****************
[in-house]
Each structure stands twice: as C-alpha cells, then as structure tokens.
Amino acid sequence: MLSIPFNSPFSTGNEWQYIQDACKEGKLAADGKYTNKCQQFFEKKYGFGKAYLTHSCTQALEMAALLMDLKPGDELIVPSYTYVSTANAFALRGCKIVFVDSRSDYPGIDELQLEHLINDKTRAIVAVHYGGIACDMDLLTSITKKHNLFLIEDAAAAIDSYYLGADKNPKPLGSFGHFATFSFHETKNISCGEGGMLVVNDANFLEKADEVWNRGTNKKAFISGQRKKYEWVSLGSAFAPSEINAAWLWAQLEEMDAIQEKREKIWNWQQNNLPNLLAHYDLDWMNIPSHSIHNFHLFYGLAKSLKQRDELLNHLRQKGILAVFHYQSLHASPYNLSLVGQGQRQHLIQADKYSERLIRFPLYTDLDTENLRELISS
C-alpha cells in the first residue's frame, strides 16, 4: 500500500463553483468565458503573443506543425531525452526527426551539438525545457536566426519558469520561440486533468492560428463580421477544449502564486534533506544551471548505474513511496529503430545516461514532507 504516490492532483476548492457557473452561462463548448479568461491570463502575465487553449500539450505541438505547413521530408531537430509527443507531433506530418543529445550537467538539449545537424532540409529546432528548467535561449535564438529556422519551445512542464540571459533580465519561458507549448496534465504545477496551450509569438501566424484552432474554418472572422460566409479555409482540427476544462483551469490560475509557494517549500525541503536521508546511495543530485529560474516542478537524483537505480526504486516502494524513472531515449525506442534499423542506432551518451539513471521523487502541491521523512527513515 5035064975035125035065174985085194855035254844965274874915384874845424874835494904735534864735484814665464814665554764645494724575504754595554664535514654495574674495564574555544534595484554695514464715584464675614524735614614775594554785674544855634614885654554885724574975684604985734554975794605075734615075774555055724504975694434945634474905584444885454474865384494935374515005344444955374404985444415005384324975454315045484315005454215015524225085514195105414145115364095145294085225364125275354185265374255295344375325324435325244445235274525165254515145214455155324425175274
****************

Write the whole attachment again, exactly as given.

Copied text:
[in-house]
Each structure stands twice: as C-alpha cells, then as structure tokens.
Amino acid sequence: MLSIPFNSPFSTGNEWQYIQDACKEGKLAADGKYTNKCQQFFEKKYGFGKAYLTHSCTQALEMAALLMDLKPGDELIVPSYTYVSTANAFALRGCKIVFVDSRSDYPGIDELQLEHLINDKTRAIVAVHYGGIACDMDLLTSITKKHNLFLIEDAAAAIDSYYLGADKNPKPLGSFGHFATFSFHETKNISCGEGGMLVVNDANFLEKADEVWNRGTNKKAFISGQRKKYEWVSLGSAFAPSEINAAWLWAQLEEMDAIQEKREKIWNWQQNNLPNLLAHYDLDWMNIPSHSIHNFHLFYGLAKSLKQRDELLNHLRQKGILAVFHYQSLHASPYNLSLVGQGQRQHLIQADKYSERLIRFPLYTDLDTENLRELISS
C-alpha cells in the first residue's frame, strides 16, 4: 500500500463553483468565458503573443506543425531525452526527426551539438525545457536566426519558469520561440486533468492560428463580421477544449502564486534533506544551471548505474513511496529503430545516461514532507 504516490492532483476548492457557473452561462463548448479568461491570463502575465487553449500539450505541438505547413521530408531537430509527443507531433506530418543529445550537467538539449545537424532540409529546432528548467535561449535564438529556422519551445512542464540571459533580465519561458507549448496534465504545477496551450509569438501566424484552432474554418472572422460566409479555409482540427476544462483551469490560475509557494517549500525541503536521508546511495543530485529560474516542478537524483537505480526504486516502494524513472531515449525506442534499423542506432551518451539513471521523487502541491521523512527513515 5035064975035125035065174985085194855035254844965274874915384874845424874835494904735534864735484814665464814665554764645494724575504754595554664535514654495574674495564574555544534595484554695514464715584464675614524735614614775594554785674544855634614885654554885724574975684604985734554975794605075734615075774555055724504975694434945634474905584444885454474865384494935374515005344444955374404985444415005384324975454315045484315005454215015524225085514195105414145115364095145294085225364125275354185265374255295344375325324435325244445235274525165254515145214455155324425175274